dove + axe = unilever’s hypocrisy.

As I brought up in my first Axe post, I have a personal vendetta against Unilever. In case you don’t know:

  • Dove has made a monumental world-wide splash with it’s Self Esteem Fund and online ads “Evolution” and “Onslaught”.
  • Axe has gotten huge web play and a booming market share with wet dream, mega-horny, Porky’s style advertising.
  • Unilever is the huge mega-corporation that owns both brands.

Watch this great vid and check out the Dove vs. Axe advertising for yourself:

Here’s the thing: both campaigns are amazing. They’re doing their intended jobs perfectly. The Dove ads, created by Ogilvy + Mather Toronto, are inspirational and groundbreaking and tap into the growing female backlash against the beauty industry and the need to love yourself for who you really are. The Axe ads, created by Bartle Bogle Hegarty, are hilarious and actually pretty witty and tap into the genetically inherent male desire to watch boobs jiggle and fuck as many people as you can. One plays on breaking stereotypes and one plays on supporting them. It’s win-win. Good for them.

I have the luxury of thinking this because I don’t have any daughters…

If I did have daughters, I would have no way to explain to her why the soap she’s using wants her to love her fat and freckles and not shy away from letting her eyebrows grow out, while the body spray her boyfriend is using wants her to get implants and wax her legs and give head at the drop of a hat. How do you possibly justify one with the other?

Unilever has brushed the criticism off by pointing out that it has a huge number of brands that are each marketed to a specific target. That’s a psuedo-truth. The problem is that they’re not marketing a product with Dove so much as a fundamental human idea. Then they have another campaign that destorys that idea. It’s not like they’re selling pink soap to girls and blue soap to boys. They’re selling feminine self-empowerment to girls and anti-feminine self-empowerment to boys. They’re building it up and breaking it down at the same time, so that they can make more money.

The campaign with real value, Dove, is totally negated by Axe. The more people figure this out the more they will talk about it and the completely worth-while idea behind Dove whithers away as everyone learns that the message is not genuine. It’s not sincere. They are merely being “targeted”. To sell soap on a mother’s dream that her daughters won’t become anorexic. While selling body spray to her son, who’s Unilver-enforced desire to date a Barbie doll will help make other mother’s daughters anorexic.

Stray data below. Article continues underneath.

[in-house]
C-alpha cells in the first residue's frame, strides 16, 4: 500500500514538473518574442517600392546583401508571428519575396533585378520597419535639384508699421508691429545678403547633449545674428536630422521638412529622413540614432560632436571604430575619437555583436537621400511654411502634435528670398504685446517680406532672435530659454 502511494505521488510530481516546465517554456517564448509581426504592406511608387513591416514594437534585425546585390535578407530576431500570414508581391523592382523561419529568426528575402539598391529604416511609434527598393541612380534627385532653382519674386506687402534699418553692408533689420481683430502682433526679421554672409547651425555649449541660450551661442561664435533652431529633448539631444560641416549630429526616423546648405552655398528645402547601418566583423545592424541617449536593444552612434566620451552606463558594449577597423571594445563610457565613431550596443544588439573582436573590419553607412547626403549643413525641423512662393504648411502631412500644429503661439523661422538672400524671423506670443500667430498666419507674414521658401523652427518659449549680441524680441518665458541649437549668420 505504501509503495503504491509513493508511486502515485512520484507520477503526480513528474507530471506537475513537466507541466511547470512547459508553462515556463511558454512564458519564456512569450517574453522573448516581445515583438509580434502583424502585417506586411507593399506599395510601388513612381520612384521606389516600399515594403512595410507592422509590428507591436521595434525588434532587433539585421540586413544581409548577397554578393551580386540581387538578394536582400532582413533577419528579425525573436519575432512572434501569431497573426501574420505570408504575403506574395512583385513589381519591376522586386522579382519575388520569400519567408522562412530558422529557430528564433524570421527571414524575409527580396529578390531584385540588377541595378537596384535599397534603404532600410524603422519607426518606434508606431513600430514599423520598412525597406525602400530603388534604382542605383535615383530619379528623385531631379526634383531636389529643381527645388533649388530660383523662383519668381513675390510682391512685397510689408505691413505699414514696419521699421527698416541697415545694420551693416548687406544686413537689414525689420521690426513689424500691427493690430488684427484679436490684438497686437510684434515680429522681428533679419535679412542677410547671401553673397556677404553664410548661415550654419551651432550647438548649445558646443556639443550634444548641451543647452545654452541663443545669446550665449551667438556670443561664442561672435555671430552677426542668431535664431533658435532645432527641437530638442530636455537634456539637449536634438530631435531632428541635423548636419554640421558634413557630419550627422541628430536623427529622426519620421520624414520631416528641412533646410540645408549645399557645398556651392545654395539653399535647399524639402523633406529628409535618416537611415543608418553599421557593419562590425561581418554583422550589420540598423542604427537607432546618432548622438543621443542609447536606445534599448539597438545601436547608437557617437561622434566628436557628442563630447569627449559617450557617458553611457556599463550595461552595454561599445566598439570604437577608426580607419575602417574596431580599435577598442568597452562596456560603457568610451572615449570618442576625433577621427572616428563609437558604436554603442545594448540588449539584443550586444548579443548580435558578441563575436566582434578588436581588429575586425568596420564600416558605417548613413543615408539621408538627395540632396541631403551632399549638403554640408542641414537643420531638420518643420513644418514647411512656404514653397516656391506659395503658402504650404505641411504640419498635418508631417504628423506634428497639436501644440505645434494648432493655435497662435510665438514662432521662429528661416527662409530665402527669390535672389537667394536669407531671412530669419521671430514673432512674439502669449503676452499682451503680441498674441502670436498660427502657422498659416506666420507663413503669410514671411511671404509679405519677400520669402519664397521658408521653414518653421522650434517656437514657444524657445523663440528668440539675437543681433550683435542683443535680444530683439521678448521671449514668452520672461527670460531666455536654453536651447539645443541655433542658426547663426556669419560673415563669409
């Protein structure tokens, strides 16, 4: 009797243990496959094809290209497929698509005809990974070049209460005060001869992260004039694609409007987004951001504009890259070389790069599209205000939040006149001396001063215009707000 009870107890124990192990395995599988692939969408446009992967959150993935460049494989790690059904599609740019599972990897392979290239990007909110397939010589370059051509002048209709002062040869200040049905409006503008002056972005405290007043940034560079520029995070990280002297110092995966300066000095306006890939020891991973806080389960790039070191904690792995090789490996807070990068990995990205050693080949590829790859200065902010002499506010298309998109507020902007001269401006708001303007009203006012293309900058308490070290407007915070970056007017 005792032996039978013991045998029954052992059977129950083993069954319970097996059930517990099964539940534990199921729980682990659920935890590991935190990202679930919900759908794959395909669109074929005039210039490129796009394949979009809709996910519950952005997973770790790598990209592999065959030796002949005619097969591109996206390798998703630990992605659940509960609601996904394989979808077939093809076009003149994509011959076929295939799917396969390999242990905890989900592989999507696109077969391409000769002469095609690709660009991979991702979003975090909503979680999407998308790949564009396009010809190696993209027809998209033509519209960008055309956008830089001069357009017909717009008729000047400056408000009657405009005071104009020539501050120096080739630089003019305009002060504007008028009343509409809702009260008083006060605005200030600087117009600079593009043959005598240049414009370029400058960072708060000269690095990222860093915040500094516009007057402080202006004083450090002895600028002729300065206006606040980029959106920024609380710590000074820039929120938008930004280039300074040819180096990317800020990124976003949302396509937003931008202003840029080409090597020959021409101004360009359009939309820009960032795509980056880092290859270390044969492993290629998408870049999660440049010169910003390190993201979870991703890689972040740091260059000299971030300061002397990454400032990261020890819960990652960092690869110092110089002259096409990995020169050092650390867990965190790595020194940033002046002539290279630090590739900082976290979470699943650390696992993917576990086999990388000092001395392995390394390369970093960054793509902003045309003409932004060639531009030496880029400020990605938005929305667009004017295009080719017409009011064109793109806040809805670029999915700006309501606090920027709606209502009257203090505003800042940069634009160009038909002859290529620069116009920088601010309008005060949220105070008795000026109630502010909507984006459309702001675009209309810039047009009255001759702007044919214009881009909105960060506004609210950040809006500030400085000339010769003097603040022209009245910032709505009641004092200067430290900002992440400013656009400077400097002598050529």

To deny the obvious problem here is to be, in the simplest of terms, a big evil company. In the growingly savvy world of blogging, viral marketing and online advertising people aren’t as stupid as they used to be. Unilever’s hypocritical lie is being exposed more and more each day. Hallelujah.

Thanks to my friend Darryl for sending me the vid.



  1. lol doesn’t mean dove products aren’t great 🙂

  2. Jennifer says:

    Wow. Thank you for posting this. I couldn’t agree more with everything you said and I think Unilever needs to rethink their advertising.

  3. jmahne says:

    I LOVE the Axe ads. Also, it is NOT that big of a deal that Unilever owns both of these products. Unilever is merely a corporate doing a kick ass job owning successful products. Both products should be taken individually, because both mean to target different audiences. Dove targets young women, Axe targets young men. They both do great jobs making ads that interest their TA’s.

    Either way, Axe commercials are fucking hilarious, and I’m a 21 year old woman with an eating disorder. So, suck it.

  4. I just watched the video im speechless O.o


  1. […] considerably more to make than Subservient Chicken (which reportably cost $30K). Unilever has since caught flack for being disengenuous for promoting Dove as the anti-sexification of women, while also running ads […]

  2. […] considerably more to make than Subservient Chicken (which reportably cost $30K). Unilever has since caught flack for being disengenuous for promoting Dove as the anti-sexification of women, while also running ads […]

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